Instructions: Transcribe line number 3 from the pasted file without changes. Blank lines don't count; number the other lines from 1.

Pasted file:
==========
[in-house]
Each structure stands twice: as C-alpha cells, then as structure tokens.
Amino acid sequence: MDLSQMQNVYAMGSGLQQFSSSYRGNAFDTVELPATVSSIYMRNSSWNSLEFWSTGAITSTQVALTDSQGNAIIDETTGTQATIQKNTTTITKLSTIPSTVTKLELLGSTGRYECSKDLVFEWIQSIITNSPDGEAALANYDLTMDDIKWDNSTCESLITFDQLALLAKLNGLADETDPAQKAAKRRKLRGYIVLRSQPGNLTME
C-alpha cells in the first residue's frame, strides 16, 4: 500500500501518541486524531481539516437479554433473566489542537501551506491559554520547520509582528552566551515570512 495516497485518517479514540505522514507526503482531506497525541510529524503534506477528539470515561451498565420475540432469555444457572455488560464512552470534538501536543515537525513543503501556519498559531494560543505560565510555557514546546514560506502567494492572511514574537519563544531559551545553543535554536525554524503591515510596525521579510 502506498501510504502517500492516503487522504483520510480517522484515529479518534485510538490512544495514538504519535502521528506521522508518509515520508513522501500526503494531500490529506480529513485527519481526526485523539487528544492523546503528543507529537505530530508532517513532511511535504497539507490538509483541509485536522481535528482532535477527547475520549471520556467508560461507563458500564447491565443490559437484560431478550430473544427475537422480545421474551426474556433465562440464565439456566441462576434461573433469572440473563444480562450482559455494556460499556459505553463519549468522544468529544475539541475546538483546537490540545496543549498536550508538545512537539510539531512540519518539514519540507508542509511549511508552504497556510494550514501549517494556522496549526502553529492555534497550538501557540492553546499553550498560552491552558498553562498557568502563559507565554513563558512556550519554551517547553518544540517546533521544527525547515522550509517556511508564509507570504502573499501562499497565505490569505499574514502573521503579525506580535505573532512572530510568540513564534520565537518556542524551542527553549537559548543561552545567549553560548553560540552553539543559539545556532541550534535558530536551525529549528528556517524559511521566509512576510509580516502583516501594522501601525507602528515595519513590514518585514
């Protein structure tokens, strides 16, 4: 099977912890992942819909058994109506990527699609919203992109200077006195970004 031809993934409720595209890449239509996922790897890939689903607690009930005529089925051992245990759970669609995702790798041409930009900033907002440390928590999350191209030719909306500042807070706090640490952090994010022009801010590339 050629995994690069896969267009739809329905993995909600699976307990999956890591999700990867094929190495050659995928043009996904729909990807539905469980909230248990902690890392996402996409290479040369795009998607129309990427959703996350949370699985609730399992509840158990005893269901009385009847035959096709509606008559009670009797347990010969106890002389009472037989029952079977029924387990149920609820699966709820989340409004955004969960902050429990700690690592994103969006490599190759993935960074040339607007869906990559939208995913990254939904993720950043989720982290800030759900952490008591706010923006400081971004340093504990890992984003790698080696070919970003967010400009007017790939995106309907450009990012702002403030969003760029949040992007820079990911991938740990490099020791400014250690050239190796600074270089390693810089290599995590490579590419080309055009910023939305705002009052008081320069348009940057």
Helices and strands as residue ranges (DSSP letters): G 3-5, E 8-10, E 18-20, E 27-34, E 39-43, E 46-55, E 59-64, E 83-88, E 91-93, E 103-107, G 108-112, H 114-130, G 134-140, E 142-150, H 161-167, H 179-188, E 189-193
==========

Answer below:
Amino acid sequence: MDLSQMQNVYAMGSGLQQFSSSYRGNAFDTVELPATVSSIYMRNSSWNSLEFWSTGAITSTQVALTDSQGNAIIDETTGTQATIQKNTTTITKLSTIPSTVTKLELLGSTGRYECSKDLVFEWIQSIITNSPDGEAALANYDLTMDDIKWDNSTCESLITFDQLALLAKLNGLADETDPAQKAAKRRKLRGYIVLRSQPGNLTME